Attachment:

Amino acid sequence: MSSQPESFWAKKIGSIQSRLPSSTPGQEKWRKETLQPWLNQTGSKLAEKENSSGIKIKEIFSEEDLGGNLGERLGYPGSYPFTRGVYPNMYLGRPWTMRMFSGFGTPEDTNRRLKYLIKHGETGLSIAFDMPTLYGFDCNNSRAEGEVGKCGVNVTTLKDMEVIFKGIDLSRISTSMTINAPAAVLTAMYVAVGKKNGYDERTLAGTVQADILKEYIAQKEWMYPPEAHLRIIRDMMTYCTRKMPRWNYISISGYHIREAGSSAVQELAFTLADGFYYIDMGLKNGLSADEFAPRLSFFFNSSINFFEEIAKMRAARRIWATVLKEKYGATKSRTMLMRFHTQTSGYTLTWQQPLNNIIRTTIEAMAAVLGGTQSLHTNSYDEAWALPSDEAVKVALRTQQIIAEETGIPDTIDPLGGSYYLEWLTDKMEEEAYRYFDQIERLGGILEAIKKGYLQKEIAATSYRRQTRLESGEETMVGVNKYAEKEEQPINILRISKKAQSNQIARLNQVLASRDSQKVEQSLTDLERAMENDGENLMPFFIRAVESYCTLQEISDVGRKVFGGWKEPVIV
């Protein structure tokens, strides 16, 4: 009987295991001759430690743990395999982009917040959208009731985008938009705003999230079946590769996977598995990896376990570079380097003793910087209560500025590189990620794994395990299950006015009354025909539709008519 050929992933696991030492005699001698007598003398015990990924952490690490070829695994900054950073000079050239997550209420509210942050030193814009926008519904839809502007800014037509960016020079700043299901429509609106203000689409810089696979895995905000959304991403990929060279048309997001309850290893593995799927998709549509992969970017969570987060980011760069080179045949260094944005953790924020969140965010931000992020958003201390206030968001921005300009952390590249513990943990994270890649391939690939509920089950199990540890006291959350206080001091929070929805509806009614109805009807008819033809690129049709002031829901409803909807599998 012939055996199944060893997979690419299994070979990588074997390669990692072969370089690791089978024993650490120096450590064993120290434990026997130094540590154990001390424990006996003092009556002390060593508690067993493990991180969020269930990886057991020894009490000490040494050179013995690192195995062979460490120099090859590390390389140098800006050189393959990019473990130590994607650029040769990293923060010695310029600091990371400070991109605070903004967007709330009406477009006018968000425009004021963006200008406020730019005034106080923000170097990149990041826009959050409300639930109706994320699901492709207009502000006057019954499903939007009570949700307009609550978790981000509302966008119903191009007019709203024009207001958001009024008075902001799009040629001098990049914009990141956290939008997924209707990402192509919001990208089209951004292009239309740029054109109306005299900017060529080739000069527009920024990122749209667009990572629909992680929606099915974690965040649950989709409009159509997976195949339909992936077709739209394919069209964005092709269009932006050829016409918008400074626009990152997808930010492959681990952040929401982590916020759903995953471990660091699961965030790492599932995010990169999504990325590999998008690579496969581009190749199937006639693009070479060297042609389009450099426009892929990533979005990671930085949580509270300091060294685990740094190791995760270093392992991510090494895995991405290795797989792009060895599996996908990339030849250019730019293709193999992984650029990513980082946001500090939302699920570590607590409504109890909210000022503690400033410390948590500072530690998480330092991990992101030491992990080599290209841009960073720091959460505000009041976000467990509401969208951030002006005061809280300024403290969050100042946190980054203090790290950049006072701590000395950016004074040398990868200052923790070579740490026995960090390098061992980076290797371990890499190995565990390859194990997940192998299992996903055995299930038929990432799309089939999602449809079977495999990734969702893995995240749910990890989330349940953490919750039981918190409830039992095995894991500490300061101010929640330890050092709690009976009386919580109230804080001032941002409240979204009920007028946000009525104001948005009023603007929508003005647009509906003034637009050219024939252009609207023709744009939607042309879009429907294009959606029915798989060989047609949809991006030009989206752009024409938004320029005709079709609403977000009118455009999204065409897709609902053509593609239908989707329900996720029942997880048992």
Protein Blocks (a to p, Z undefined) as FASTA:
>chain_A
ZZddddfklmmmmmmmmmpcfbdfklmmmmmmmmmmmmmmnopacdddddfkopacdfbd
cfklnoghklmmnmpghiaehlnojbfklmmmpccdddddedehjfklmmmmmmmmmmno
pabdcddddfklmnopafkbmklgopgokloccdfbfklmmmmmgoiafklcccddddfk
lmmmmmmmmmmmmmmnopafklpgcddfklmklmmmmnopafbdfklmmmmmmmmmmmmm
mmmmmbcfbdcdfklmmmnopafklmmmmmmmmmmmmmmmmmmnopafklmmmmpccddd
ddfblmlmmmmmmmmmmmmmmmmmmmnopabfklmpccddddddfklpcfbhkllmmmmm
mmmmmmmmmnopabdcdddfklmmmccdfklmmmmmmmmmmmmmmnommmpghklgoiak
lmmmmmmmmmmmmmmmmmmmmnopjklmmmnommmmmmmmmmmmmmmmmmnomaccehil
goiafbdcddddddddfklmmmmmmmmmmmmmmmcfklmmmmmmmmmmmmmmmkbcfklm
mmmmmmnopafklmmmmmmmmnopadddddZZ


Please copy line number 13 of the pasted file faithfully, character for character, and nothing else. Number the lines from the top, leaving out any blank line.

goiafbdcddddddddfklmmmmmmmmmmmmmmmcfklmmmmmmmmmmmmmmmkbcfklm